Compared to their 2009 10-year challenge photo, antibiotics don’t look so good too good.
Several doctors are trying to harness the power of the #10YearChallenge trend on social media to draw attention to the growing, worldwide public health crisis of antibiotic resistance.
They are re-tweeting side-by-side photos of what appear to be petri dishes full of bacteria with antibiotics sitting in them – one from 2009 and one from 2019.
‘This is genius and incredibly depressing at the same time,’ tweeted Dr Kate Flavin, an internist in the UK.
Although there is no way to know for sure what exactly is in the dishes, an antibiotic resistance expert told Daily Mail Online they demonstrate exactly he would expect to see in such a test of antibiotics against bacteria that become resistant.
In the first, you can see clearings in the greenish culture surrounding each sample of the drugs.
But in the 2019 photo, the bacteria’s density is completely unchanged – as would be an infection in your own body – by the drugs, because the germs have been so over-exposed to antibiotics that the drugs no longer work.
Dr Kate Flavin didn’t post pictures of what she looked like 10 years ago versus now, but of what antibiotics effects on resistant bacteria were in 2009 versus today
More than two million Americans contract antibiotic resistant infections every year, according to the Centers for Disease Control and Prevention’s (CDC) estimates.
The CDC says that at least 23,000 people die of these infections annually, but recent reviews of death records suggest an even more grave scenario.
And it’s far from a nation-specific issue.
The World Health Organization calls the phenomenon ‘one of the biggest threats to global health, food security and development today.’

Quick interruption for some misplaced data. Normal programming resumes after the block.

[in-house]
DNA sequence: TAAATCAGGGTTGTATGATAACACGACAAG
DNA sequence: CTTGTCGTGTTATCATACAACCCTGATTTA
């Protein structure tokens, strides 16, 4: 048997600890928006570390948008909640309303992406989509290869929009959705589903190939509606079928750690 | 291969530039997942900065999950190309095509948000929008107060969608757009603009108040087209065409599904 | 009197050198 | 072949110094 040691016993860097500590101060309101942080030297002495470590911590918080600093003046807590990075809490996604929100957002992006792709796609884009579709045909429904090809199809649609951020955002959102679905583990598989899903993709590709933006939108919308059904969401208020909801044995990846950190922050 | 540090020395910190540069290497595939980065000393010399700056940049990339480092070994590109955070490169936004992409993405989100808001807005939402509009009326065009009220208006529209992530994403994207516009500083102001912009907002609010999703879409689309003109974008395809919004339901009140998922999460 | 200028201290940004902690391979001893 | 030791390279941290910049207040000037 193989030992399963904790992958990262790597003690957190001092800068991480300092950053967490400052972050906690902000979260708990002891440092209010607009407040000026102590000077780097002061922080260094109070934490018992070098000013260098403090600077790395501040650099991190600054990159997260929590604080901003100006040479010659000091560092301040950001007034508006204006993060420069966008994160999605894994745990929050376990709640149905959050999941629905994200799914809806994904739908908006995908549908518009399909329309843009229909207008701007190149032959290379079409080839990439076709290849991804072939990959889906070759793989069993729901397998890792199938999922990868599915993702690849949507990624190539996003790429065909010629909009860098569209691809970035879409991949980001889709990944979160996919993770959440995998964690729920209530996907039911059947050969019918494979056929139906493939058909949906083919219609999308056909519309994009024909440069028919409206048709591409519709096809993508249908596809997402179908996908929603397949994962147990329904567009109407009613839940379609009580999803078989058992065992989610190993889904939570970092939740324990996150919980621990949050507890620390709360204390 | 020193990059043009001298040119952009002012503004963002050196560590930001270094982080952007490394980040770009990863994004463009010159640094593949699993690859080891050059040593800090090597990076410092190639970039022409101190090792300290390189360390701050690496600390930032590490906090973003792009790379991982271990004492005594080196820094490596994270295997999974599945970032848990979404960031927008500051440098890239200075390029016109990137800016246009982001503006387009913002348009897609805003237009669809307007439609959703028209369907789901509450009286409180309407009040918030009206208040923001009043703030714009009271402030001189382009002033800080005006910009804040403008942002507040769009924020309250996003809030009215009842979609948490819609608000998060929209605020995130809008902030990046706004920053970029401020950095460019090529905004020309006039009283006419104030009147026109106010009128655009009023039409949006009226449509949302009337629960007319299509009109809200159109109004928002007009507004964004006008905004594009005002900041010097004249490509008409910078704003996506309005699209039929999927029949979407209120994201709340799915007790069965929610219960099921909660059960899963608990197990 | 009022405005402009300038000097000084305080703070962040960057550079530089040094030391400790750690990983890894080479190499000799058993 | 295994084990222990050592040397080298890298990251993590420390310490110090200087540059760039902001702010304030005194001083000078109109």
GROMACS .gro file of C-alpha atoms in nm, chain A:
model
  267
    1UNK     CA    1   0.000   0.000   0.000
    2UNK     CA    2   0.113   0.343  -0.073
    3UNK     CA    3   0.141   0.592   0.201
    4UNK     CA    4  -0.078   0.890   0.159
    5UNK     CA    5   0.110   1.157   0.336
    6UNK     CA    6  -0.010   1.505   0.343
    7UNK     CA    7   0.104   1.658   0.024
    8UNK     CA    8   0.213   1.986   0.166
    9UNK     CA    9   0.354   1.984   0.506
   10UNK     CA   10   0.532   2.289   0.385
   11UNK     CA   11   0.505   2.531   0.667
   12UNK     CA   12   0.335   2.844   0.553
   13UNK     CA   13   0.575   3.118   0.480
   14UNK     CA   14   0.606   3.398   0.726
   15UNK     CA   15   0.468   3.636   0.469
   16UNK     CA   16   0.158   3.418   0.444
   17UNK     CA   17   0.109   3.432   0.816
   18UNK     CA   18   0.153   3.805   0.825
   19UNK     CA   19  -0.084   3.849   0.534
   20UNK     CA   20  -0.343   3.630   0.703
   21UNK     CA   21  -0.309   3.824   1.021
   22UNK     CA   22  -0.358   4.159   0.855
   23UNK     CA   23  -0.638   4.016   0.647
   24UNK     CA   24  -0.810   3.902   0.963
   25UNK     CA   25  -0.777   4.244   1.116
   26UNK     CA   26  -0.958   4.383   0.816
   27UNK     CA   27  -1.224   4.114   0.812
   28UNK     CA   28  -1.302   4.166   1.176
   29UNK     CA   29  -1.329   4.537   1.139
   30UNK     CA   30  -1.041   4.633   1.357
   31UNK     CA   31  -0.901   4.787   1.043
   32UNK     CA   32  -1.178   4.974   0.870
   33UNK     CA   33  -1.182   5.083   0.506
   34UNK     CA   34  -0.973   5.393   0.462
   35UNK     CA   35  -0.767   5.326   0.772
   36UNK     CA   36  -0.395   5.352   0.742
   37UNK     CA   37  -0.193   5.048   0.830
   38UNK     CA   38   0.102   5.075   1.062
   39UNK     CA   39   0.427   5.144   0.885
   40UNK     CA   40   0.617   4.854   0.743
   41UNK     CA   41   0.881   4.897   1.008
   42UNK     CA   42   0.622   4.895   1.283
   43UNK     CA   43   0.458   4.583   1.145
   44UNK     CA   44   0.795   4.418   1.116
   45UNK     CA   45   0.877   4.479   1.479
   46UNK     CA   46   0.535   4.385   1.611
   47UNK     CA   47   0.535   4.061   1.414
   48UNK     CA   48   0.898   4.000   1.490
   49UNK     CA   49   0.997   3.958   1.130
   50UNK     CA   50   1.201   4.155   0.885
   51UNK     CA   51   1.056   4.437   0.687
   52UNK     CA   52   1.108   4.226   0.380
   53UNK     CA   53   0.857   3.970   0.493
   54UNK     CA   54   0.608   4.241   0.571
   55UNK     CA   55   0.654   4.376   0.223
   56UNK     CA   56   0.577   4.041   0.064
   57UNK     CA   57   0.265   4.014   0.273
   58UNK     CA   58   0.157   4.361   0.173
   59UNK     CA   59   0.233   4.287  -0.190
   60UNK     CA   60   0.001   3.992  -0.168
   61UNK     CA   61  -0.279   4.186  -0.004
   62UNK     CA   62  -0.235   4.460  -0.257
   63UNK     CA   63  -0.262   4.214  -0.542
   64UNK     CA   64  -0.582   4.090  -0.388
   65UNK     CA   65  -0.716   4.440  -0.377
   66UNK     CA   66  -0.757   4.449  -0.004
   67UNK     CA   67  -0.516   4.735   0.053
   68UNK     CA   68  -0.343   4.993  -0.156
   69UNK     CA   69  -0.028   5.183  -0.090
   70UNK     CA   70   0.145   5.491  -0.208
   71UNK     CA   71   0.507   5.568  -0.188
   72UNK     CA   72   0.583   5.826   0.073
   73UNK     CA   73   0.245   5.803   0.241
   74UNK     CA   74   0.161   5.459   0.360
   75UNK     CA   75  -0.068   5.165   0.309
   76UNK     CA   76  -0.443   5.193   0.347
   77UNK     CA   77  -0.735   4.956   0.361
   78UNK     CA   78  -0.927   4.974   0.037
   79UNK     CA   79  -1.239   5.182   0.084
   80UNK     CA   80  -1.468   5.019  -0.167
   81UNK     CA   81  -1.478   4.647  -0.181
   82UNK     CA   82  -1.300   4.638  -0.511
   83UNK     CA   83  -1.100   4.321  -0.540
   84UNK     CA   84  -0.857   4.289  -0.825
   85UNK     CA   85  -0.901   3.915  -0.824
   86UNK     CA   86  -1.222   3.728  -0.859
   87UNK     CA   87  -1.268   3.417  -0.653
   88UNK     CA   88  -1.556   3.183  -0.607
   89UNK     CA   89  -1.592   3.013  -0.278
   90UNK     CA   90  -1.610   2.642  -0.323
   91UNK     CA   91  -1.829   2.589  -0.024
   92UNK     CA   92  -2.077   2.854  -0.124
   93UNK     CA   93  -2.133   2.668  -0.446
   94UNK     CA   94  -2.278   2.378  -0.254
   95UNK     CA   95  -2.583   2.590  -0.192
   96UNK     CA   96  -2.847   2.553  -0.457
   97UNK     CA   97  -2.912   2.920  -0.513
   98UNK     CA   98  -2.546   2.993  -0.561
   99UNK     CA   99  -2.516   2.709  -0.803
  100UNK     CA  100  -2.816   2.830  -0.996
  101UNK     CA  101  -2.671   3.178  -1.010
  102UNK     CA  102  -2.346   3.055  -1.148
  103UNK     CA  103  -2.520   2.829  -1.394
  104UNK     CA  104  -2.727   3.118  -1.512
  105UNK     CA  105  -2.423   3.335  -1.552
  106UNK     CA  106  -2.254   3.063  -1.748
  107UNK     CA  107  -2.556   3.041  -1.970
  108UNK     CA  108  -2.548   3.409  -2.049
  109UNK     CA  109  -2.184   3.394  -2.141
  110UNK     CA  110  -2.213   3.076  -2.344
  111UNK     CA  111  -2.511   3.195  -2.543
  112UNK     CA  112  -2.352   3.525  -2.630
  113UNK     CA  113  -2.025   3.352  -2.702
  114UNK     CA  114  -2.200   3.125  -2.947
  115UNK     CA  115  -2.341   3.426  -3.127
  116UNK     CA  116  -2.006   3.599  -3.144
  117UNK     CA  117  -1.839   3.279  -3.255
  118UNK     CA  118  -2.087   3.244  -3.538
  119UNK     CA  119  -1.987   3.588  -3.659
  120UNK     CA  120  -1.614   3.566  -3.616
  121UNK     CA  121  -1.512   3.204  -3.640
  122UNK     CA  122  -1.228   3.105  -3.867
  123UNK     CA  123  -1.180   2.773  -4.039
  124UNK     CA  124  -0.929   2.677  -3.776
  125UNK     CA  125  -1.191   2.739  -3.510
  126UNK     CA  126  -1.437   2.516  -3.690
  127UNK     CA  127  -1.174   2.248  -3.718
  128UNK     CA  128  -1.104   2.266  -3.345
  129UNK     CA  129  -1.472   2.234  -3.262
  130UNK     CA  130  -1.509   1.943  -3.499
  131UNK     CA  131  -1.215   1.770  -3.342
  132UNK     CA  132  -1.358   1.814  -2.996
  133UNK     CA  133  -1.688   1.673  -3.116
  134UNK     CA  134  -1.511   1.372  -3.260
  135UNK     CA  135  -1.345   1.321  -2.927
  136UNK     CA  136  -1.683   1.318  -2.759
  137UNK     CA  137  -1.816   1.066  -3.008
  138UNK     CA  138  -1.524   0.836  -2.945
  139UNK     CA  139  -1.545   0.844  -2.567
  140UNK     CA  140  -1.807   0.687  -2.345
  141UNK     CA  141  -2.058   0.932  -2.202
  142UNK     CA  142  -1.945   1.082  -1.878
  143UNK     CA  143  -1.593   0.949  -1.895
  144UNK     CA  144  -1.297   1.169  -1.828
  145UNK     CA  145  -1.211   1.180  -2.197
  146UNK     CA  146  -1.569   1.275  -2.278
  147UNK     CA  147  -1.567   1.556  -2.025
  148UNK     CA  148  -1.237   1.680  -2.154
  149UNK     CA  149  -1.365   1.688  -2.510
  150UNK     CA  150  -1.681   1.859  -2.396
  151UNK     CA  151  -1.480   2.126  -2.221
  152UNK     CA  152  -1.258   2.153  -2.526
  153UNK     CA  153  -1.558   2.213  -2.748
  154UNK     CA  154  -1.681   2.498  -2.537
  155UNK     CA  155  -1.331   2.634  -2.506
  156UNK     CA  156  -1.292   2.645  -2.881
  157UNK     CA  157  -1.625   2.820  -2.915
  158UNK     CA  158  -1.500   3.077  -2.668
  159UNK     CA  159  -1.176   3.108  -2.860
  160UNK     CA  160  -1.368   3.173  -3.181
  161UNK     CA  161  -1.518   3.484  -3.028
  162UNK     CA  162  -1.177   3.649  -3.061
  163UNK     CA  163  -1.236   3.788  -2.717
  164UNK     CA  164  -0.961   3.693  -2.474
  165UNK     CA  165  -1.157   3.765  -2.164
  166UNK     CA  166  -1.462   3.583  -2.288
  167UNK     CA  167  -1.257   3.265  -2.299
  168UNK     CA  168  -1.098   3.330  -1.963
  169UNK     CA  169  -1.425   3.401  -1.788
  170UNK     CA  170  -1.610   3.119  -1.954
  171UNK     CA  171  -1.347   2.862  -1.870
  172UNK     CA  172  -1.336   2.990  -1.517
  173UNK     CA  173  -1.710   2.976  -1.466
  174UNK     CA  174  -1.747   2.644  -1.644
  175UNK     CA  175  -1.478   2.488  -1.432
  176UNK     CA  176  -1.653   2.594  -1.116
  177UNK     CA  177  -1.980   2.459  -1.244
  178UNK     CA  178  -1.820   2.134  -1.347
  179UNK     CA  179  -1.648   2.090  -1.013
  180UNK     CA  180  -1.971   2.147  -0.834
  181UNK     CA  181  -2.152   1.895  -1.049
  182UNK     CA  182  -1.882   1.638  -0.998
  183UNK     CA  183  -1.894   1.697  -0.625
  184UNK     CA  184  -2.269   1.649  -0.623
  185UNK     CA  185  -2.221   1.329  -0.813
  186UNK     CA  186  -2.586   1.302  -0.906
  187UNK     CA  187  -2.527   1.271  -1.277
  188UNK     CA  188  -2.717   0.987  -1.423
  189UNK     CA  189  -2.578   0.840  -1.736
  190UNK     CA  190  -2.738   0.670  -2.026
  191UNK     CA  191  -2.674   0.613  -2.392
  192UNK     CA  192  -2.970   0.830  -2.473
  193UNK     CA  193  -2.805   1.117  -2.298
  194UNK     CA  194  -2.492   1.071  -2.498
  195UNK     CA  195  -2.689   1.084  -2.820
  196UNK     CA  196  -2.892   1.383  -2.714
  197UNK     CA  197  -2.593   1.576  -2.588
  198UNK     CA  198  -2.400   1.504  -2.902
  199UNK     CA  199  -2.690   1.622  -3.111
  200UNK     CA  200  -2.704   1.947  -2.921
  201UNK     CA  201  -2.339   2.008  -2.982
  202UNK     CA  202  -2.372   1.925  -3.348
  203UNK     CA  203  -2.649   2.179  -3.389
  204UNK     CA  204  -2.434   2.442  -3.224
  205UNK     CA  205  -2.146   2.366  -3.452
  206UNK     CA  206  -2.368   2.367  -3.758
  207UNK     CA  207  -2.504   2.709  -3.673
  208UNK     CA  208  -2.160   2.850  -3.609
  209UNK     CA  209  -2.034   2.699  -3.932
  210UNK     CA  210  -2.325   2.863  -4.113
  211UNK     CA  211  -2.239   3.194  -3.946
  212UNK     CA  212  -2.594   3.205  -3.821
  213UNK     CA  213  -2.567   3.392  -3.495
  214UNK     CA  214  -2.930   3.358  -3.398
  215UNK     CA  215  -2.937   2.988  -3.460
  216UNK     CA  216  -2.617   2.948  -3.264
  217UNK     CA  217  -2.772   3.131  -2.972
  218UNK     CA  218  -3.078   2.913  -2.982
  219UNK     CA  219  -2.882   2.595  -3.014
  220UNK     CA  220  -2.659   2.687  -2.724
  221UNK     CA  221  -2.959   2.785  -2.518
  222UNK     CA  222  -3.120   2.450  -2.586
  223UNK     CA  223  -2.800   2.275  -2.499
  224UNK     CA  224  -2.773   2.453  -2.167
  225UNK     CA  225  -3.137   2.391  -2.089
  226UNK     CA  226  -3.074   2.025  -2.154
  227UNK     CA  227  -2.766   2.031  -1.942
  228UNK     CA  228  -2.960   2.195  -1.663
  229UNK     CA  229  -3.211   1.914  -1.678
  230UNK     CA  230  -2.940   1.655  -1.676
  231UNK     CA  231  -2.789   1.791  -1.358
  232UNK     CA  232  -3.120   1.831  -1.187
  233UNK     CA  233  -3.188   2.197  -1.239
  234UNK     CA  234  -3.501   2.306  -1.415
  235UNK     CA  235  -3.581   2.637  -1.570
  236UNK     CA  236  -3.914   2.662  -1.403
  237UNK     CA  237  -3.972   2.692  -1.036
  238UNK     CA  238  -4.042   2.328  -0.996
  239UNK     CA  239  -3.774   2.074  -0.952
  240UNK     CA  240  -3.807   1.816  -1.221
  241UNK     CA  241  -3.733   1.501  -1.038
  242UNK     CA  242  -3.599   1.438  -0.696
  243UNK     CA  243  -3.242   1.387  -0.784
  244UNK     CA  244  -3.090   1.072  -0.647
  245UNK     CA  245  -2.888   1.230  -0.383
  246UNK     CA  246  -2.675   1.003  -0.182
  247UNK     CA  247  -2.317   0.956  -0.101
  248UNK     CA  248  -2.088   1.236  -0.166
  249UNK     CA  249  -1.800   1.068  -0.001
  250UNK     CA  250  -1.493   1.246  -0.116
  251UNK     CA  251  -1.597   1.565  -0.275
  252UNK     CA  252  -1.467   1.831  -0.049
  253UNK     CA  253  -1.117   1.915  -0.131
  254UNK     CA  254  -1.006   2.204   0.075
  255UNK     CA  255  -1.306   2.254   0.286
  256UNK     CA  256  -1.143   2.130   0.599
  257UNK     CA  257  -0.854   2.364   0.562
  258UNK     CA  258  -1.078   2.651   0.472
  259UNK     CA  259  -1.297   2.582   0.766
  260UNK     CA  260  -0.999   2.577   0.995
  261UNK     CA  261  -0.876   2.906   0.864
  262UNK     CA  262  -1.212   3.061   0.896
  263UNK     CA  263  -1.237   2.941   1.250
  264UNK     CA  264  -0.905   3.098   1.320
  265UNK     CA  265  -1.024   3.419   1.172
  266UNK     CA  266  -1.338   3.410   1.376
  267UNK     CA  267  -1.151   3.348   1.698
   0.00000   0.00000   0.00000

The European Union sees 25,000 deaths from antibiotic resistance a year, 38,000 people succumb to these infections a year, and 58,000 infants died in just one year due to infections passed to them from their mothers.
It isn’t that medicine has failed to keep up with the way that antibiotics naturally evolve.
Instead, we have created this problem.
In their #10yearchallenge posts, people show off how far they have come, whether in the process of weight loss and fitness chances, the evolution of their personal style or simply in getting older. It’s a way of saying ‘look what I’ve done.’
We are responsible for the way that bacteria and their response to antibiotics have changed, too.
The more that bacteria are exposed to antibiotics, the more we train them for survival of the fittest. The weakest strains are killed off by the drugs, but the ones that have slight mutations that make antibiotics a poor match for them live on, and multiply.
Drug companies have pushed antibiotics on doctors, who have in turn pushed them on patients, often as a way to simply appease worried parents or patients who aren’t happy with the medical advise to go home and rest up when they have a virus.
But antibiotics will do nothing for, say, the common cold, which is a viral infection.
WHAT IS ANTIBIOTIC RESISTANCE?
Antibiotics have been doled out unnecessarily by GPs and hospital staff for decades, fueling once harmless bacteria to become superbugs.
The World Health Organization (WHO) has previously warned if nothing is done the world is heading for a ‘post-antibiotic’ era.